The Life You Can Save (TLYCS) is delighted to welcome Kathryn Mecrow-Flynn to our team. Kathryn is our first Giving Games (GGs) hire and will run numerous philanthropy education workshops in the Washington, D.C. area with the aim of honing and tailoring GG content to a range of audiences, and systematizing our impact monitoring.
What are Giving Games?
GGs are versatile educational tools which can be used in a number of contexts. Most take the form of 60-90 minute workshops. To begin, participants hear one-sentence pitches for several pre-selected charities and cast a preliminary vote. The facilitator then introduces our core focus concepts and delves into the successes and operational challenges of each of the featured charities. The participants engage in structured discussion and reflect on how their decision may have changed faced with further information, culminating in a decision on which charity will receive the money at stake.
GGs have a proven track record of effectively engaging a range of audiences in the core ideas around high impact philanthropy and inspiring participants to work towards developing solutions to complex but solvable global problems.
The Giving Games Project is a natural fit with TLYCS's mission to change the culture of giving in affluent countries and direct funds to highly impactful charities focused on solving the world's most important problems. Through employing “experiential philanthropy,” participants learn by doing, giving away real money to charities engaging in critically important work. Facilitators frame the opportunity to give to charity as the potential to invest in the work of impactful organizations and maximize the impact per dollar donated. By presenting a number of nonprofits doing highly effective work, and asking participants to pick one, the audience is introduced to the concept of Opportunity Cost: the loss of the opportunity to invest in the charity that isn’t awarded the evening’s donation pot. This highlights the need for participants to be intentional, informed, and impactful in their giving, using evidence of a charity’s impact per dollar donated to inform where they can strategically give.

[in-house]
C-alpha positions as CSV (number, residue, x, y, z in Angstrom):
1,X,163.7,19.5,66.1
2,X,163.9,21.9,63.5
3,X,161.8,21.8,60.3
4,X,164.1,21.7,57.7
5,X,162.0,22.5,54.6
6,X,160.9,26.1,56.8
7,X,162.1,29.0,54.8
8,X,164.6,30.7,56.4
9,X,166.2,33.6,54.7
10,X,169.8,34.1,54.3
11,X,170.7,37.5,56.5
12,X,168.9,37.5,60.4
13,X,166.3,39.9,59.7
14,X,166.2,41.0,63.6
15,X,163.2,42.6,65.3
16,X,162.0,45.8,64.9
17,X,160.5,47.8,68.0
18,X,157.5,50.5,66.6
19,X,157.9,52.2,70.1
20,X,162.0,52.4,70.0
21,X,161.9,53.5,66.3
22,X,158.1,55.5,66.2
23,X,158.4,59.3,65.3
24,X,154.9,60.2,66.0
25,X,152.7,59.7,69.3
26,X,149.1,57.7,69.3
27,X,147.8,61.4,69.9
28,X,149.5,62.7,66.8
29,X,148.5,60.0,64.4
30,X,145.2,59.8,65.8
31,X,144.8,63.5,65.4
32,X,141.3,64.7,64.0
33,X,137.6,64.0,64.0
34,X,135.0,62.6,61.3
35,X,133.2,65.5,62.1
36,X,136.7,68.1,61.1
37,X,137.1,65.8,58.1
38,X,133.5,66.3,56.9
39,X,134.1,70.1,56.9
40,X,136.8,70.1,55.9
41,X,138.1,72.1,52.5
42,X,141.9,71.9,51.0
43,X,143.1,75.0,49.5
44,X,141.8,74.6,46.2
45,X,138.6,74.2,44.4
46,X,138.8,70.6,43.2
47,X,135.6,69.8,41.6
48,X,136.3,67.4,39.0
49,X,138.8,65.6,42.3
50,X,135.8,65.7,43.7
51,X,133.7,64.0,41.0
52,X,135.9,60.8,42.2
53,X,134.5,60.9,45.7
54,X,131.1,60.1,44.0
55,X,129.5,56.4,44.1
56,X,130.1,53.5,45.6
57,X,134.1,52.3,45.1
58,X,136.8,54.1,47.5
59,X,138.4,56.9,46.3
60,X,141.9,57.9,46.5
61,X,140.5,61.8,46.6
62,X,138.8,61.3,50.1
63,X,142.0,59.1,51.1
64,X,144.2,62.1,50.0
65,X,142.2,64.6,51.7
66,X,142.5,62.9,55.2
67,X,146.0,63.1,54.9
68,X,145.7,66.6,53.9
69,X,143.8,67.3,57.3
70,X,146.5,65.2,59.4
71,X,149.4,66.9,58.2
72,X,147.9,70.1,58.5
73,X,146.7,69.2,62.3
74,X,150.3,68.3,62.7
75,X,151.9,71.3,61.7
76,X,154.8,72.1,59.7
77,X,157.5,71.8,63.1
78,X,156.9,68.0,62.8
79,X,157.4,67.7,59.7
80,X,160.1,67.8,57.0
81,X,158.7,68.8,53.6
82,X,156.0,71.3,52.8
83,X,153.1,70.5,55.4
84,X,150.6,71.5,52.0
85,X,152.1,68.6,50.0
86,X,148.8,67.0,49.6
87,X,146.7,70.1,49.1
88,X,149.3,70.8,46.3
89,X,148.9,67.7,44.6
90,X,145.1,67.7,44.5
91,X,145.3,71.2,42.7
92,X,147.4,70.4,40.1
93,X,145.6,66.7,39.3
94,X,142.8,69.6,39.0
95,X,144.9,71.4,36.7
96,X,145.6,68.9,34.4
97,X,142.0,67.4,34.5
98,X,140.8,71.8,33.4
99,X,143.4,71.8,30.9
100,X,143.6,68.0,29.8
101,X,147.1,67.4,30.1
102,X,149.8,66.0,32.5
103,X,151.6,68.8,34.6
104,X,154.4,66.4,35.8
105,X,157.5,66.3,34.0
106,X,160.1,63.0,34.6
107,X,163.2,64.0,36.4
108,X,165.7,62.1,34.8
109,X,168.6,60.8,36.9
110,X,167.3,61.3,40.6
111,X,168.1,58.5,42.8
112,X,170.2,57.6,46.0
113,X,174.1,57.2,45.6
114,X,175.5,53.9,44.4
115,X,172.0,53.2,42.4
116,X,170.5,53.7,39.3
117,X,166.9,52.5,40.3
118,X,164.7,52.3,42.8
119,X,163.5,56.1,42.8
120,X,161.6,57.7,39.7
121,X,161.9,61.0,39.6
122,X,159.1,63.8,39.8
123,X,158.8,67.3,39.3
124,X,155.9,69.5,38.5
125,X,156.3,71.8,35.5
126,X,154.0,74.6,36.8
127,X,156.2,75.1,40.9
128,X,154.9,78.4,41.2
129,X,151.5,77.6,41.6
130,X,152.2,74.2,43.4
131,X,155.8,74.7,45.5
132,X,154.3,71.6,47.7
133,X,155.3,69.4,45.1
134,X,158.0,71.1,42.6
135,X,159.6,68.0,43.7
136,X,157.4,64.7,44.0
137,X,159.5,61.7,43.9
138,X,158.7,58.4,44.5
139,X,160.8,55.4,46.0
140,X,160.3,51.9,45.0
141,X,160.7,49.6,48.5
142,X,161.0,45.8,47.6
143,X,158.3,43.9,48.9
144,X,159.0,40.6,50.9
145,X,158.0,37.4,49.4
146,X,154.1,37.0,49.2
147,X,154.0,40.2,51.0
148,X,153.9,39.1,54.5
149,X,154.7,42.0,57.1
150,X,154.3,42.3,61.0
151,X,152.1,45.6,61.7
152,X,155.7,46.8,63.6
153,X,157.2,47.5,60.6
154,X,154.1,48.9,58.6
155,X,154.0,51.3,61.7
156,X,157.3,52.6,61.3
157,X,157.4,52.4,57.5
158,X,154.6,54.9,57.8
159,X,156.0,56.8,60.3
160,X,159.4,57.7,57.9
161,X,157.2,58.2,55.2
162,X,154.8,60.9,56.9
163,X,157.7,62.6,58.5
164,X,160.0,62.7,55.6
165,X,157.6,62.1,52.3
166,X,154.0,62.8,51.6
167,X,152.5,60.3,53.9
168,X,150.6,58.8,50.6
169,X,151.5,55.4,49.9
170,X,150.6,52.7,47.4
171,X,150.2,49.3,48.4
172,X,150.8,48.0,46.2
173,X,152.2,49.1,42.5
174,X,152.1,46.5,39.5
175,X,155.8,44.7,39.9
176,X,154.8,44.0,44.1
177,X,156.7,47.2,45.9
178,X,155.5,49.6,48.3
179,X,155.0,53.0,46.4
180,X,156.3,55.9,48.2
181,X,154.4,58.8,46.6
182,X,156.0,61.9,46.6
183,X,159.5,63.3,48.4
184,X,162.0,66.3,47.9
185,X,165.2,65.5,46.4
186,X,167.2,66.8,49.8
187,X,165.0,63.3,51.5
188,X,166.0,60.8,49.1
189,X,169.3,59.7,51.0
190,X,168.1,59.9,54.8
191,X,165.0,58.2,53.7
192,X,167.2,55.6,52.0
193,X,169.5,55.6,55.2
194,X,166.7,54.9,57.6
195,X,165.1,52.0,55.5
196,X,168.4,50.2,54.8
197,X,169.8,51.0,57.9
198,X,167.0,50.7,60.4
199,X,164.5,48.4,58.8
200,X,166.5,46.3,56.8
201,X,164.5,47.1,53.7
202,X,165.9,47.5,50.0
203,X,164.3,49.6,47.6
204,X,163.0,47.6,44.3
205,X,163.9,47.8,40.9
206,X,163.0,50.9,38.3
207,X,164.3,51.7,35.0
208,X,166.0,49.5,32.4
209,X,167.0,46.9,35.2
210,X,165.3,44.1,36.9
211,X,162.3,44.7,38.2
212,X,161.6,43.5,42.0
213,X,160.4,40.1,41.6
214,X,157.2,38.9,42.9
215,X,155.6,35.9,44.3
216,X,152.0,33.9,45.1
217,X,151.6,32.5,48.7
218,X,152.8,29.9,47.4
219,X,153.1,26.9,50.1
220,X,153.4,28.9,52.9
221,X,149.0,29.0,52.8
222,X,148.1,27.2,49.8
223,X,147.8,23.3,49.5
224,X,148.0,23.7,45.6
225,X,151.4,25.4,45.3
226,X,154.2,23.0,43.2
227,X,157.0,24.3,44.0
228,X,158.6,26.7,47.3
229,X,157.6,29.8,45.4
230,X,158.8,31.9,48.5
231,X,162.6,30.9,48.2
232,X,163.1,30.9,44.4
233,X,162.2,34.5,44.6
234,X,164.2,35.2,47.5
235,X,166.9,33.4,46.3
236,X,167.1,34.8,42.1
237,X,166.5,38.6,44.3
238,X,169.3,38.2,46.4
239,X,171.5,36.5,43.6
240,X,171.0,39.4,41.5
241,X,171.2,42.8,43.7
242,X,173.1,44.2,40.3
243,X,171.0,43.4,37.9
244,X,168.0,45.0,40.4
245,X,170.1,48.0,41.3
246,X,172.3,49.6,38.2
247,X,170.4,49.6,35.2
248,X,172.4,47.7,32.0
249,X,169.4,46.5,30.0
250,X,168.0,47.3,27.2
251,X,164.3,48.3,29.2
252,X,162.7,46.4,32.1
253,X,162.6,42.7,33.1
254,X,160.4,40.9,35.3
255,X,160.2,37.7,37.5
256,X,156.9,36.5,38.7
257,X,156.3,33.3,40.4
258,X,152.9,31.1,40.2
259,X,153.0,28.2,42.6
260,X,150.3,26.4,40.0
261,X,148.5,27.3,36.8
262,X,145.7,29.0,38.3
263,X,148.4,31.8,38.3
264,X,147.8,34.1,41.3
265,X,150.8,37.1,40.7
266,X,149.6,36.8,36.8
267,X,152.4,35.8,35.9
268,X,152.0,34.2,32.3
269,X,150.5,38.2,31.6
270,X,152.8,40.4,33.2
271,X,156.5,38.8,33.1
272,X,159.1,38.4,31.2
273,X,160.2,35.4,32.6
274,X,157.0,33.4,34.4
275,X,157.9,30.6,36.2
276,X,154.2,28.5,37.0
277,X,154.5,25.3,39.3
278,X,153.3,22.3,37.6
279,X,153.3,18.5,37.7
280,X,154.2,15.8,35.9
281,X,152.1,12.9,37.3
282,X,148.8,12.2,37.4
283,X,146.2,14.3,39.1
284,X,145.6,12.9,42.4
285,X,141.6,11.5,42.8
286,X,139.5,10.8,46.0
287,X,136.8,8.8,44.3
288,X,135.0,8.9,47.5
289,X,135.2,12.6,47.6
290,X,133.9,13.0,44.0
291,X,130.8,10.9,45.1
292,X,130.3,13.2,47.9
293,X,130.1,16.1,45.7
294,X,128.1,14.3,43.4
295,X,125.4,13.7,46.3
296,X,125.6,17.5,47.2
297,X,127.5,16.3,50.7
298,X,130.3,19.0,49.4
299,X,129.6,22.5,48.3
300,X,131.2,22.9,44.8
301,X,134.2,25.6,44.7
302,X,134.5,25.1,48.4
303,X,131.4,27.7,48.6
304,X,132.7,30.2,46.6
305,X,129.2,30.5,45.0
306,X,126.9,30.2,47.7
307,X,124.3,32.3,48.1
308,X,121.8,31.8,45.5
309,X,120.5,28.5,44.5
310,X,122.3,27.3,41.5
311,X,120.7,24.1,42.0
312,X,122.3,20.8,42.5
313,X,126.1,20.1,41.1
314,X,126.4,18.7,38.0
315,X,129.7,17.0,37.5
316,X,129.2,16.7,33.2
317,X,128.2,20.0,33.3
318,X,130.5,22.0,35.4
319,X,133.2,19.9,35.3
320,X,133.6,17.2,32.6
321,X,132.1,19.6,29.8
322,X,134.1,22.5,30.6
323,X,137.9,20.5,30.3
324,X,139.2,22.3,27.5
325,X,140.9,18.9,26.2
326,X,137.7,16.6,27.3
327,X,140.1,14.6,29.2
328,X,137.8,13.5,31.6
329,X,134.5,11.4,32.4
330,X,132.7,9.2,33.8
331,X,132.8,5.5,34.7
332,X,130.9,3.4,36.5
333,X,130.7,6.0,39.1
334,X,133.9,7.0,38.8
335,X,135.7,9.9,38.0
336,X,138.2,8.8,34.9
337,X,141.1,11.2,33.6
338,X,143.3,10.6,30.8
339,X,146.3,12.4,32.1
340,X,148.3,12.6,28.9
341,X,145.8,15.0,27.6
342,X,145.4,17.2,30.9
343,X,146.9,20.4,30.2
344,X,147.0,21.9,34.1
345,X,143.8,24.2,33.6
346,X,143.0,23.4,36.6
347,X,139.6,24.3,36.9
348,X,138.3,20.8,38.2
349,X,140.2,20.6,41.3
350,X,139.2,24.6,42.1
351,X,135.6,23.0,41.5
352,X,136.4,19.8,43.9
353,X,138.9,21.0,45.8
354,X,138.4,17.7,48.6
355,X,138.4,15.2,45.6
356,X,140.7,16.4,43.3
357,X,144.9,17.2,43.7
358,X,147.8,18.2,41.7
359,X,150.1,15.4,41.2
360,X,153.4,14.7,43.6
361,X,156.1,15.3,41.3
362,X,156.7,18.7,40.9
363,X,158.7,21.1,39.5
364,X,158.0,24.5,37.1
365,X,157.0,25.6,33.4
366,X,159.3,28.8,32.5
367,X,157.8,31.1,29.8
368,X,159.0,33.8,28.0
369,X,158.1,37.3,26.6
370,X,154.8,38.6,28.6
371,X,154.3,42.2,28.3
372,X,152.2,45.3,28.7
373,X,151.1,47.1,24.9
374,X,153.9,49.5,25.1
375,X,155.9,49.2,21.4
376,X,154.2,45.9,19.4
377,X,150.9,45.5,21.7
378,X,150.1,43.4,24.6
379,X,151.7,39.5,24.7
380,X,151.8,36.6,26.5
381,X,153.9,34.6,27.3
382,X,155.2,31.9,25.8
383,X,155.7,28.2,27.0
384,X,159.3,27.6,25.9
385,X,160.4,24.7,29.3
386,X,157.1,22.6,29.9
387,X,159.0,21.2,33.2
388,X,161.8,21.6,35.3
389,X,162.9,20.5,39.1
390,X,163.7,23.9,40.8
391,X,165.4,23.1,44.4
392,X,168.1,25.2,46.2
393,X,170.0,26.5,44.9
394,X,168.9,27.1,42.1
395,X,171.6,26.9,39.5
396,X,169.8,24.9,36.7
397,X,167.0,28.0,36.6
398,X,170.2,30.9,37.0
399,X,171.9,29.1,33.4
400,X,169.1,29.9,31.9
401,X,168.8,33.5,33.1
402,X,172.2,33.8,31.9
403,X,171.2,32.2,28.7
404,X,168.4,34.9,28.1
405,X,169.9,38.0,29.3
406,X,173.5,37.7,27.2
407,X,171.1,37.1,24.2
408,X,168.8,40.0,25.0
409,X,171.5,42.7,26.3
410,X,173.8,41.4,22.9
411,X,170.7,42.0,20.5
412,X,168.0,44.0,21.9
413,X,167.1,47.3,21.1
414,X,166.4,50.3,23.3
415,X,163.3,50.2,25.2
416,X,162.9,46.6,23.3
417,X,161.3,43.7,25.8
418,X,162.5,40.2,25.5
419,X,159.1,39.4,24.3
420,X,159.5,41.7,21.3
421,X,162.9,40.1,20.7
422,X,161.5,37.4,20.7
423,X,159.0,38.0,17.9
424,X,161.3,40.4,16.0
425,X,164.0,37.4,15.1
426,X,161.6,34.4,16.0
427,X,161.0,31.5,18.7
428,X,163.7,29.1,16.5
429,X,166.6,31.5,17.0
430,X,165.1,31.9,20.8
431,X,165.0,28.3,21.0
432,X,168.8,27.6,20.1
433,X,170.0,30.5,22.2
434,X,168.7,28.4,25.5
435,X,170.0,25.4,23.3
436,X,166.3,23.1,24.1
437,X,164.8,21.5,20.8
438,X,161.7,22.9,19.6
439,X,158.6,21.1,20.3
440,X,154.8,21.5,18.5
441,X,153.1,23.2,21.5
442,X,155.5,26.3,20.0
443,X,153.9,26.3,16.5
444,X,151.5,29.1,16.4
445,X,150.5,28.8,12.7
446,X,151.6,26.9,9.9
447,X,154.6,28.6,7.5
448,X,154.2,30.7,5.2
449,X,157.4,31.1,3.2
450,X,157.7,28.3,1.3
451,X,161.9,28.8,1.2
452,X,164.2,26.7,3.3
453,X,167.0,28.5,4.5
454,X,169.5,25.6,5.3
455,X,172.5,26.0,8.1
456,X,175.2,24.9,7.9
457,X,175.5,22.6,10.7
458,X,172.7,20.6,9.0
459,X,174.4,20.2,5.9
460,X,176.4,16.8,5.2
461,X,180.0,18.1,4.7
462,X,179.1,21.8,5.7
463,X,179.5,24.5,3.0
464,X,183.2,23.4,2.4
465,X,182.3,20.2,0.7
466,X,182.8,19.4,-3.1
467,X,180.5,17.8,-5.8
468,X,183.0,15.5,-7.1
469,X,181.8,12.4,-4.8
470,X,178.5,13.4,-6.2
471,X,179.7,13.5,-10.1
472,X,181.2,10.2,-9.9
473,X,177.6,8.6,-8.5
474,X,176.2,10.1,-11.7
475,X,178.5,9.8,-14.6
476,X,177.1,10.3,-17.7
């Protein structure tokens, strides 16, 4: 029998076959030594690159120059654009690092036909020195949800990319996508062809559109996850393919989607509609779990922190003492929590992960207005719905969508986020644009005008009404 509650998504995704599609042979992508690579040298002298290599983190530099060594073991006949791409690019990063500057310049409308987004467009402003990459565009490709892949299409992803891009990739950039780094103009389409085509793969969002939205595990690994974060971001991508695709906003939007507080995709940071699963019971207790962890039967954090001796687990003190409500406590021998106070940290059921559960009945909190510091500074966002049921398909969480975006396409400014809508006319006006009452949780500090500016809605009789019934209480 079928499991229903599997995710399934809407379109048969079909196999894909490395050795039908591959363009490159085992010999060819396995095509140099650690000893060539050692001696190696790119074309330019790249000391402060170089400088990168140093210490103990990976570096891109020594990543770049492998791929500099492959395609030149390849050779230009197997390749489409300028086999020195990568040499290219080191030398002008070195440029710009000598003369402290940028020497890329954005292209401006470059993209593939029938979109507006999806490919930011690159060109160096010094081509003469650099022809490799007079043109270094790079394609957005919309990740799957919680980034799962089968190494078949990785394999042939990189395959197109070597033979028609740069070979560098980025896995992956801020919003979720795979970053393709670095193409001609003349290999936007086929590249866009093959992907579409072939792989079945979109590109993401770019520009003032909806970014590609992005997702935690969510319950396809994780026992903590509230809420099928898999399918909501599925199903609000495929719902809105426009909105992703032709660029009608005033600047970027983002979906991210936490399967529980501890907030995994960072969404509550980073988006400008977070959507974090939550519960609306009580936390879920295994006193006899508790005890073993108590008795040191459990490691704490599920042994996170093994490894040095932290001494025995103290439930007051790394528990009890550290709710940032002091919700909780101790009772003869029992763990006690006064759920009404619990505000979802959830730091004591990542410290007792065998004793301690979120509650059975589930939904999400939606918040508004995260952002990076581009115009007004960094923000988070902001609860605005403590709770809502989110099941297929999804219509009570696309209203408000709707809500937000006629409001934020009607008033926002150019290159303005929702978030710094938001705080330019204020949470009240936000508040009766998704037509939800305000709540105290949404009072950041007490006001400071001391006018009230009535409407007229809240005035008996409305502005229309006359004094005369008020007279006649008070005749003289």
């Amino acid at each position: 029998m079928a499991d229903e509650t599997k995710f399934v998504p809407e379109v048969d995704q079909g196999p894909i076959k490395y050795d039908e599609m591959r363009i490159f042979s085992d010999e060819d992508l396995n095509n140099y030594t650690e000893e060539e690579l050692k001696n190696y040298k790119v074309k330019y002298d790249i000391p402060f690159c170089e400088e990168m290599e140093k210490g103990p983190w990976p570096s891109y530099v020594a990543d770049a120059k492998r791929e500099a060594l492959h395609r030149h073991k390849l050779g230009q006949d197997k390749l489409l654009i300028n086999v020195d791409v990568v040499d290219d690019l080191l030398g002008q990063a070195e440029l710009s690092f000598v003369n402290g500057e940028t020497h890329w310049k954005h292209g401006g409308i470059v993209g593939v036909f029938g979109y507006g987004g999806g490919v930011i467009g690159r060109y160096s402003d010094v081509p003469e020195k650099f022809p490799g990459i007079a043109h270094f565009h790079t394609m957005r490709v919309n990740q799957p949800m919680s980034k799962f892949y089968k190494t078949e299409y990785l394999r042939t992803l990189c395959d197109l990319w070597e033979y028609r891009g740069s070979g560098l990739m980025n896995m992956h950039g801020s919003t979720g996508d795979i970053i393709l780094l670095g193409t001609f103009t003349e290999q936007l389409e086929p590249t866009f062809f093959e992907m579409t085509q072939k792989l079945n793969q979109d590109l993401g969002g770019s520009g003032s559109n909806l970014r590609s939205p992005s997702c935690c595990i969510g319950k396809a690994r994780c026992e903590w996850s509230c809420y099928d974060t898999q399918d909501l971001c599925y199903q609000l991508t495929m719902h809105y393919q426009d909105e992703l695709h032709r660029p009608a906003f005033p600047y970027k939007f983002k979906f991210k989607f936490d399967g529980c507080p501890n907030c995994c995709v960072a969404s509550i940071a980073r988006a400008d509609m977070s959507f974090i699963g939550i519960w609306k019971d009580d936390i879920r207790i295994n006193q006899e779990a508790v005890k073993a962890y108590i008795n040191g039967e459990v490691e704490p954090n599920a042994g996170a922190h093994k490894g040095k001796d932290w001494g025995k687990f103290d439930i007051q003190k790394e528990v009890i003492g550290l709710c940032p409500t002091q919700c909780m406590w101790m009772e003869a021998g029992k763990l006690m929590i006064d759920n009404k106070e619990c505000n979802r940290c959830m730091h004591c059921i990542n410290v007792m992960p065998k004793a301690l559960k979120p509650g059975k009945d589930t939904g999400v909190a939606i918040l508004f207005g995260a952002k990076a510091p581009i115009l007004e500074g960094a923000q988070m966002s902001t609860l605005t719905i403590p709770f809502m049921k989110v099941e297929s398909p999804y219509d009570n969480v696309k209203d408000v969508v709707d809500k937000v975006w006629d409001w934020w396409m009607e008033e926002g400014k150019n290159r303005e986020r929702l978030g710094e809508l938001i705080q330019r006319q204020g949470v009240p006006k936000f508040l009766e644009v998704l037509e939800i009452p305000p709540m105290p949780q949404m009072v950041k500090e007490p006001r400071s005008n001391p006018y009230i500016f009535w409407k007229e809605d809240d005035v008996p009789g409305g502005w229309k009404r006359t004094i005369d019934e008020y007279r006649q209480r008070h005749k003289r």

What do we hope to accomplish in Washington, D.C.?
We intend to use our increased organizational capacity to run Giving Games along the East Coast during 2019 and hone our materials and systems. In the next year, we want to be able to cause and evidence changes in attitudes towards effective giving and have people take actions based upon those attitude shifts, like donating effectively.
Our program in Washington, D.C. is our first experiment with a GG being based in one geographic location, developing a map of contacts, and building a track record of successful engagement with different Giving Games hosts, sponsors and collaborators. By building a network of trained facilitators, we will develop standardized and replicable good practice at each stage of the Giving Game process.
In close collaboration with our partners, our GG team will experiment with how GGs can be tailored to optimise for effective facilitation in a variety of contexts and best achieve the game objectives. For example, what we aim to achieve by facilitating a Giving Game with a top law firm might be different from why we might engage a university group focused on building women’s leadership in international development initiatives. We hope to work out what works best in different environments and tailor accordingly.
What can you do to help?
I have recently moved to DC, where I will be based. My background is in international development fieldwork, which I was engaged in before I started working in EA organizations three years ago, most recently as head of UK operations for the Centre for Effective Altruism. I have run Giving Games with EA groups in York, Cambridge, Oxford, London School of Economics (LSE) and University College London (UCL). In survey data from those events, participants provided an average score of 4.46 out of 5 on whether they would recommend Giving Games to a friend.
I would love to hear from you if you have an audience (especially one in the DC area) who would benefit from a fun and participatory introduction to effective giving or are a donor wishing to sponsor Giving Games. We work with a wide range of individuals, groups and businesses, from educators and student groups to corporations and law firms. You can reach me at [email protected].